Although the visibility of elementary school technology education has grown, the number of technology education programs that offer preservice courses for elementary teachers remains small. Kirkwood describes the results of a study he conducted of elementary teachers in Indiana who have taken at least one course in technology education as part of their preservice course requirements. Findings from this study suggest that "one shot" approaches to training elementary teachers, while important for raising awareness, are inadequate for effective integration of technology activities into the curriculum. They also suggest that teachers with greater confidence about using technology activities are more likely to view them as an important part of the elementary curriculum.

In the At Issue section, Volk continues his analysis of the declining numbers of technology teacher education programs and graduates. Earlier projections made by Volk have held true, and the most recent data reported shows a steady erosion in the number of individuals pursuing technology education degrees. While it is difficult to believe that this downward trend can continue, the data is nevertheless sobering.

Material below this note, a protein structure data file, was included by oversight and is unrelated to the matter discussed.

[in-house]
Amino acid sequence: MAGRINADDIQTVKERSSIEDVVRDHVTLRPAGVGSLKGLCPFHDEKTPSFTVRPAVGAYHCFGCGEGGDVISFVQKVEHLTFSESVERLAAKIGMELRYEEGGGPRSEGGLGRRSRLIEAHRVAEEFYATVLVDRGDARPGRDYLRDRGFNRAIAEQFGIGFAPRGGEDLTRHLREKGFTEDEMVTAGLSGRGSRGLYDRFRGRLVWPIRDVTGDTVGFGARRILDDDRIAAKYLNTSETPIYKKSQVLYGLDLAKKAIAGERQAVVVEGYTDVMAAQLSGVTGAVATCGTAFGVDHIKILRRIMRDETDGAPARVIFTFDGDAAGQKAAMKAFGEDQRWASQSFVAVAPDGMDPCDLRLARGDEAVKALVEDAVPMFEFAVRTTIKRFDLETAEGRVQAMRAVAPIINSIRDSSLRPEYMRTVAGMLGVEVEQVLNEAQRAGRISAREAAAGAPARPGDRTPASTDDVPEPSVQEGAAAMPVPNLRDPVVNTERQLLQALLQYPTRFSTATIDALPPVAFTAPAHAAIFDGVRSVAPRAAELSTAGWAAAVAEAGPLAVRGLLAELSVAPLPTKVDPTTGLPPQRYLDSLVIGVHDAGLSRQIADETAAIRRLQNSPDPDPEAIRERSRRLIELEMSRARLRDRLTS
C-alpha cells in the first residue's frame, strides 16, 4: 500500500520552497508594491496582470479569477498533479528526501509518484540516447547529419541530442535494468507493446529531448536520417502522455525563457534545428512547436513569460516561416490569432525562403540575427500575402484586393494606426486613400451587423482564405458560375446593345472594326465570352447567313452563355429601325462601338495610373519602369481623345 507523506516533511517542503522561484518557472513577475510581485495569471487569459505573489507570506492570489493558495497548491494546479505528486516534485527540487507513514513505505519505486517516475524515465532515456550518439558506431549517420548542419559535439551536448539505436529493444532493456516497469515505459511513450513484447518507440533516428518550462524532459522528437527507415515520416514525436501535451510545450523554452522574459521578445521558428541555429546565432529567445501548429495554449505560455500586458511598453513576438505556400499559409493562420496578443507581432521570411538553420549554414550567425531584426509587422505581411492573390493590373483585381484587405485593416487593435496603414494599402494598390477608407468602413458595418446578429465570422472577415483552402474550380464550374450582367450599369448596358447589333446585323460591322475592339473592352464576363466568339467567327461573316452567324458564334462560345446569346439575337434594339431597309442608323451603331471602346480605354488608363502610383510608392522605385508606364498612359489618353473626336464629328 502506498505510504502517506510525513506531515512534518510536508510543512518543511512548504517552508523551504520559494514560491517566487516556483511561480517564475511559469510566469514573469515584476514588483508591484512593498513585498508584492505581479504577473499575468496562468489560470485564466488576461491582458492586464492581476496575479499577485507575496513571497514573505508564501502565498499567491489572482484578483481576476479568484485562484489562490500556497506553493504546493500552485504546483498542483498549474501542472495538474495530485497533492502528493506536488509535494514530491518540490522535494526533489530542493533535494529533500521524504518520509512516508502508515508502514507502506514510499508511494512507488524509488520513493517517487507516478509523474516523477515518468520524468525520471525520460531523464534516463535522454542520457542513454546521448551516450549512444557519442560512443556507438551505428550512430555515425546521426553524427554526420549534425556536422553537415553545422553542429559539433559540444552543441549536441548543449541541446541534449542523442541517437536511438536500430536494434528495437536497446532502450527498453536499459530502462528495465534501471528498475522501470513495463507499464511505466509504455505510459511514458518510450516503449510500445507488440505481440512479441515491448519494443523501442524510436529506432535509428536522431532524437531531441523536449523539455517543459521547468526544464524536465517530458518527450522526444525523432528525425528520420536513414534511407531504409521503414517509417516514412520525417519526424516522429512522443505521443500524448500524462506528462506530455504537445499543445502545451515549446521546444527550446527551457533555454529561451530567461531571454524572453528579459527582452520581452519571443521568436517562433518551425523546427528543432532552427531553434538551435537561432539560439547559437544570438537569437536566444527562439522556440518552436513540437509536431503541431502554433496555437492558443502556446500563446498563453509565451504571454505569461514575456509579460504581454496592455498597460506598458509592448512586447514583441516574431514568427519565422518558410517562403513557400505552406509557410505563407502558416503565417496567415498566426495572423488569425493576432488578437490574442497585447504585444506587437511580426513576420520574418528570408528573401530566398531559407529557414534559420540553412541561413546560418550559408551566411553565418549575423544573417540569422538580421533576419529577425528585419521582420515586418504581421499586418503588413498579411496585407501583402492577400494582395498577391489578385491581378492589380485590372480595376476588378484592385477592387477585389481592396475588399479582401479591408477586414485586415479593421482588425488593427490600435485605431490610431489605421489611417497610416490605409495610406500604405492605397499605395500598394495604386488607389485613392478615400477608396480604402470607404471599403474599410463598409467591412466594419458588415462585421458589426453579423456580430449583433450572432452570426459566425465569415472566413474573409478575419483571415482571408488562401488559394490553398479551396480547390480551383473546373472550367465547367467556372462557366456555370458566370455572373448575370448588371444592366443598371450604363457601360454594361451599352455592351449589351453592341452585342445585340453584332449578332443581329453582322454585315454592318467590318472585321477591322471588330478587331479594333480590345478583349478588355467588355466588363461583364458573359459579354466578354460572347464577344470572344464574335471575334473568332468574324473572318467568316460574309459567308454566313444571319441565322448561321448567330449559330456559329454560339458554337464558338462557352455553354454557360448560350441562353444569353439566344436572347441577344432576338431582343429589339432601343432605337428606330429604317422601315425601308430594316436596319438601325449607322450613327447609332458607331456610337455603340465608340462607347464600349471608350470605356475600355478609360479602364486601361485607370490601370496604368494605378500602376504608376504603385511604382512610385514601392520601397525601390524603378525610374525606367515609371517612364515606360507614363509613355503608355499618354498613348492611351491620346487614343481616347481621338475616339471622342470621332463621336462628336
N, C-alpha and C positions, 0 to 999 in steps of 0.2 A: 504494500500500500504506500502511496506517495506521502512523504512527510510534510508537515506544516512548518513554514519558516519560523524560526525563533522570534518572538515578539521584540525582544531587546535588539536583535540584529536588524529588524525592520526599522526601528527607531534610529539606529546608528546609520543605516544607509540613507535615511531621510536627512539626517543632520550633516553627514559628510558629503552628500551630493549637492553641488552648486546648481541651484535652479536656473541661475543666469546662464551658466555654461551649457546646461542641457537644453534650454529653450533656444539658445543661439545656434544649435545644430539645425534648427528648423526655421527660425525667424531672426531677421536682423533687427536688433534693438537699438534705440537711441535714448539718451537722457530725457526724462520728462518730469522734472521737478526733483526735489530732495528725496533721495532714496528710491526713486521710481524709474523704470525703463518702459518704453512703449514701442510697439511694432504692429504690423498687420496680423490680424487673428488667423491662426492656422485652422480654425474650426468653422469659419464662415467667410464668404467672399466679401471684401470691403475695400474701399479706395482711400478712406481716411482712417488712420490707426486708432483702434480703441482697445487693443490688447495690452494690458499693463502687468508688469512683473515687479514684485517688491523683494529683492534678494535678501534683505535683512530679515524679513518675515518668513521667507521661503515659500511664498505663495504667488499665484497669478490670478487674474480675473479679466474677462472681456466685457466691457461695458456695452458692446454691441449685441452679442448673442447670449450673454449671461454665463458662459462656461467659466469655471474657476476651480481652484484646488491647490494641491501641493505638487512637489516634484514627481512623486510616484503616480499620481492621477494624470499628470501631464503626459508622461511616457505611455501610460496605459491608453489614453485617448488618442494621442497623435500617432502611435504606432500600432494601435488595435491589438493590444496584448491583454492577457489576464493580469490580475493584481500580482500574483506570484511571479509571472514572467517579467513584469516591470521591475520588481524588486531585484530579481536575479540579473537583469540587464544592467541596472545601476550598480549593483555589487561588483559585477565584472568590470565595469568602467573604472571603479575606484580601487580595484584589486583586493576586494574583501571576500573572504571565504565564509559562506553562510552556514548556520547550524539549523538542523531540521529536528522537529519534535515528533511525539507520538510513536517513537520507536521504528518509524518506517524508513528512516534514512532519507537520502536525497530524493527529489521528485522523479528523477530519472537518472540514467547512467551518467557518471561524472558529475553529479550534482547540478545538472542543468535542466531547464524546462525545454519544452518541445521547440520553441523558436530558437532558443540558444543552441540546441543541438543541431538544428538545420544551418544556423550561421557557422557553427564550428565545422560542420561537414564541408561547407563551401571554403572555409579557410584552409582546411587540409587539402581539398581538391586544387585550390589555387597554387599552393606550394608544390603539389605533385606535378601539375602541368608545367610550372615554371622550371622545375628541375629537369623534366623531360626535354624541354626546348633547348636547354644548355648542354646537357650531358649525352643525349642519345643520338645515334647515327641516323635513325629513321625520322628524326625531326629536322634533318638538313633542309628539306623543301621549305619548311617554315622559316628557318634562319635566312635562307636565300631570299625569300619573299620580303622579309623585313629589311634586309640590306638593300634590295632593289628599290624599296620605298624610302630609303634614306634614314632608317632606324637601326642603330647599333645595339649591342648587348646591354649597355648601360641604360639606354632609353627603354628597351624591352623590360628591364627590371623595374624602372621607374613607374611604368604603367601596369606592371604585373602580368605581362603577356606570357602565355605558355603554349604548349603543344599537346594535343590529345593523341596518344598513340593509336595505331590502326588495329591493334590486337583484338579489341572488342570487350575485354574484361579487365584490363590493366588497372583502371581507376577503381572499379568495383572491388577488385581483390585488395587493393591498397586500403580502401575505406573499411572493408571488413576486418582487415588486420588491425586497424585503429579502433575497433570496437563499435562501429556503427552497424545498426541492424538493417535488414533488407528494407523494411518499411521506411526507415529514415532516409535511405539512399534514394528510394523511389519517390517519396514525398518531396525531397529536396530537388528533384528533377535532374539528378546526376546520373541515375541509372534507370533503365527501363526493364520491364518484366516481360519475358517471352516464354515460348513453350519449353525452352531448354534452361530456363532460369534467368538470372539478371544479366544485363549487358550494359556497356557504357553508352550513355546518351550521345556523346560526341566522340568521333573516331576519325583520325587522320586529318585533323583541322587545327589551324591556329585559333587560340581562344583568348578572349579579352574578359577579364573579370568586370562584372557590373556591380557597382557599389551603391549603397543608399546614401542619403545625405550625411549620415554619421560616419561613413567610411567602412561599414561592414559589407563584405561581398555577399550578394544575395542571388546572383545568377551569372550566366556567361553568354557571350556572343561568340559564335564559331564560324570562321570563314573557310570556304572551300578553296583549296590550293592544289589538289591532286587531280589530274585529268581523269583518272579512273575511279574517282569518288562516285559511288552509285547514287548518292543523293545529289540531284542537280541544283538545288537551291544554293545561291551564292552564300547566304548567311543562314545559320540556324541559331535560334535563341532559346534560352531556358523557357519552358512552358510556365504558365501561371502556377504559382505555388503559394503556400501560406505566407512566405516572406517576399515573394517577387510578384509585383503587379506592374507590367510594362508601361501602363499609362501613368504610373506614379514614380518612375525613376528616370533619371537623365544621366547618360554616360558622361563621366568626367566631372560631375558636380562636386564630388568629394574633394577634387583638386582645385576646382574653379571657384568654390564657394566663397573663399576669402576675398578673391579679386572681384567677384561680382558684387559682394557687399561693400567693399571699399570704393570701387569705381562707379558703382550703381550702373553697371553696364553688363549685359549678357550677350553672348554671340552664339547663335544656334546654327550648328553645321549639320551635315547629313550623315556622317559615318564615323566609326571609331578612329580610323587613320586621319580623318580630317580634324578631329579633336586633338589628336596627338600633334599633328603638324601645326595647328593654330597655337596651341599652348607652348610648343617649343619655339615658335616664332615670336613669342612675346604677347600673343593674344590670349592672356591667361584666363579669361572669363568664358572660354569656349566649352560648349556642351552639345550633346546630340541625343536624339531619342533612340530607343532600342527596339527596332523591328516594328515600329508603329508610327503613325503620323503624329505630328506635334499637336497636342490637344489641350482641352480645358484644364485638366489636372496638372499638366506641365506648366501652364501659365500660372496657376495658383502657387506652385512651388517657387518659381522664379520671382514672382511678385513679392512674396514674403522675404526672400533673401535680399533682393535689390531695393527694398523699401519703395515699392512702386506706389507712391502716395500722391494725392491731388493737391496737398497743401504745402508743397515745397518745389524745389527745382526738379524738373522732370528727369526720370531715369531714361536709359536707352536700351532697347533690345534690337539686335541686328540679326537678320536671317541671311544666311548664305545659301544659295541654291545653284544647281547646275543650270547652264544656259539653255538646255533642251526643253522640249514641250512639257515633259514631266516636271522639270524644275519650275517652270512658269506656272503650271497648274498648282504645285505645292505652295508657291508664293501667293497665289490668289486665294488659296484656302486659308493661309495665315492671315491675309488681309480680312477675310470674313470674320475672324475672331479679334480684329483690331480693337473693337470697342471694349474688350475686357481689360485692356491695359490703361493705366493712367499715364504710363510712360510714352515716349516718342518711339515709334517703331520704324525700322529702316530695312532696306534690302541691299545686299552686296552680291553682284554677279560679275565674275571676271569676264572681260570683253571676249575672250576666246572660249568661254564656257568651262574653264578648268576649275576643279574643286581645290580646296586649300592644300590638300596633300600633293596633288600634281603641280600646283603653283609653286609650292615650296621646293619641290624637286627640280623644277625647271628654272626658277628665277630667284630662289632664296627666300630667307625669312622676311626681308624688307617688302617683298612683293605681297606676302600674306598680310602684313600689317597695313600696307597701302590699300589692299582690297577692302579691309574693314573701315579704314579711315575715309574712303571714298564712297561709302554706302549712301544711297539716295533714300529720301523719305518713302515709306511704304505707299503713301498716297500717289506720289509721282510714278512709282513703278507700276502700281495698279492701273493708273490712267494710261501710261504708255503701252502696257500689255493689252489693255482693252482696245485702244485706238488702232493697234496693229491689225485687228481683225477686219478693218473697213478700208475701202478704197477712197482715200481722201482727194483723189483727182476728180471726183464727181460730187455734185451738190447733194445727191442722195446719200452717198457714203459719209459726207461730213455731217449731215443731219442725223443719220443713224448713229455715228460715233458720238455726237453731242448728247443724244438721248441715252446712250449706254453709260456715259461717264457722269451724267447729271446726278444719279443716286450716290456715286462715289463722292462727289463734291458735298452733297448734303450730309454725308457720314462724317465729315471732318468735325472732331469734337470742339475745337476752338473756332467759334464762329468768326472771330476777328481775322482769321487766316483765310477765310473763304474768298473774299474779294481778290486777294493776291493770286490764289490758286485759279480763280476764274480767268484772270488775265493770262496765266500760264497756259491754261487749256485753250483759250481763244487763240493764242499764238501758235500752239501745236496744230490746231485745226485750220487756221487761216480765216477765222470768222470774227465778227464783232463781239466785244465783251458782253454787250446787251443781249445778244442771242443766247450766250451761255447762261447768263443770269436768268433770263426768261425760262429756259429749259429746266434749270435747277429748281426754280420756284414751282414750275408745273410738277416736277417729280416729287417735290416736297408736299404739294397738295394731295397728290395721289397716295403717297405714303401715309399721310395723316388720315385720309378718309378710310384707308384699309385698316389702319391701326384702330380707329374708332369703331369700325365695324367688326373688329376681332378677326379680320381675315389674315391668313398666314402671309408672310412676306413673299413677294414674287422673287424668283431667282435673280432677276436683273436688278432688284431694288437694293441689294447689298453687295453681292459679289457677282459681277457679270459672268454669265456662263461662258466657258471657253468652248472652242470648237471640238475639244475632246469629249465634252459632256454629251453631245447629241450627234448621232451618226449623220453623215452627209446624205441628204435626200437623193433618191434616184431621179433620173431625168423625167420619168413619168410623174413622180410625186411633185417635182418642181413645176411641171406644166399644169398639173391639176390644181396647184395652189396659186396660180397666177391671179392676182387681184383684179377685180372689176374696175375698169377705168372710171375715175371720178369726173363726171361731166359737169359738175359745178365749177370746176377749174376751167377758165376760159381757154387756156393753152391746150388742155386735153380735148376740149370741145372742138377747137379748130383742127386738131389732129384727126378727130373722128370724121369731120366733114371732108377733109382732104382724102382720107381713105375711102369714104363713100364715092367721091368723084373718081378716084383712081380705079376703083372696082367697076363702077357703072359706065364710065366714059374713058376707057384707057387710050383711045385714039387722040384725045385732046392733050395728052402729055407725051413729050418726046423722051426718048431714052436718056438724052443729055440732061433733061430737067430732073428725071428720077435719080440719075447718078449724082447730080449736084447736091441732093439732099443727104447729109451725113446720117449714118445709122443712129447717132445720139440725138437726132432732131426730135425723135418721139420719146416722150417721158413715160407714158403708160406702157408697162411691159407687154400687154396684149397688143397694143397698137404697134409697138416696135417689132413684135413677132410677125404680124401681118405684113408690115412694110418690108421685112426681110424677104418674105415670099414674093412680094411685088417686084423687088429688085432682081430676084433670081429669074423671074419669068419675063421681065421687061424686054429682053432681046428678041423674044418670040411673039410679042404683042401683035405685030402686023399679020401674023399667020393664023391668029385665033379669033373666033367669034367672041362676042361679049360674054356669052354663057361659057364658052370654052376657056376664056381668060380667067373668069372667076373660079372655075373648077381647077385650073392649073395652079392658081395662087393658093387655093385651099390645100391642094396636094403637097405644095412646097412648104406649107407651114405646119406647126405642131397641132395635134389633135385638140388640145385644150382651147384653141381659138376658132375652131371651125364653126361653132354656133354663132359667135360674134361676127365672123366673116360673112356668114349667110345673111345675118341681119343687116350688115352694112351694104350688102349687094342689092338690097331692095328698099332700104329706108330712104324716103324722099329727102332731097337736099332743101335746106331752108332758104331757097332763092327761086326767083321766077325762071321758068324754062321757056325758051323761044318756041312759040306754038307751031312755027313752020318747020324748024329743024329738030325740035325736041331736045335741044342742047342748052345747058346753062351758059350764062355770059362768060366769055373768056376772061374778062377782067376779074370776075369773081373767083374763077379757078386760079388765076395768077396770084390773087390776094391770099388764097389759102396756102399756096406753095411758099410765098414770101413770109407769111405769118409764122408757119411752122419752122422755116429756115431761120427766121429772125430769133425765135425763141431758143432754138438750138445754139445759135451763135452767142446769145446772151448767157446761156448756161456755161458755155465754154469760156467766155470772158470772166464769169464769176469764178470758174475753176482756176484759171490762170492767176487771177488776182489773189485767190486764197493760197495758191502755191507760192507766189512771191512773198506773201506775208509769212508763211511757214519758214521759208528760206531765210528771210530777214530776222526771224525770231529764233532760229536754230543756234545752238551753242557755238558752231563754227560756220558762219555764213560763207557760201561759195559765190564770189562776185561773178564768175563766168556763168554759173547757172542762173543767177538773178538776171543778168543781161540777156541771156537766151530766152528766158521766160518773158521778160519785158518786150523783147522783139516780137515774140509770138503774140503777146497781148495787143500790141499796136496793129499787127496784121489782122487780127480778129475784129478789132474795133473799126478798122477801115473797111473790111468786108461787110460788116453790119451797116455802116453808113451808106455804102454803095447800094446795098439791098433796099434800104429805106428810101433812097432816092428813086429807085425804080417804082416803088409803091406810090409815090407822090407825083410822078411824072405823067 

Finally, Marcia Braundy has written a book review of the 47th Yearbook of the Council on Technology Teacher Education. More essay than review, Braundy offers one very personal reflection on her experiences as a female in non-traditional fields.

Some Final Thoughts

The process of preparing this theme issue has been an important learning experience. I'd like to thank the reviewers who provided their time, expertise, and comments to help shape this issue. Editors have the unique perspective of seeing the confluence and fluidity of ideas as they make their way toward the final products that are published manuscripts. At best, these products spur dialogue and help us to see and approach the world in new ways. It is my hope that these manuscripts will accomplish at least some of that.

Marie Hoepfl
Guest Editor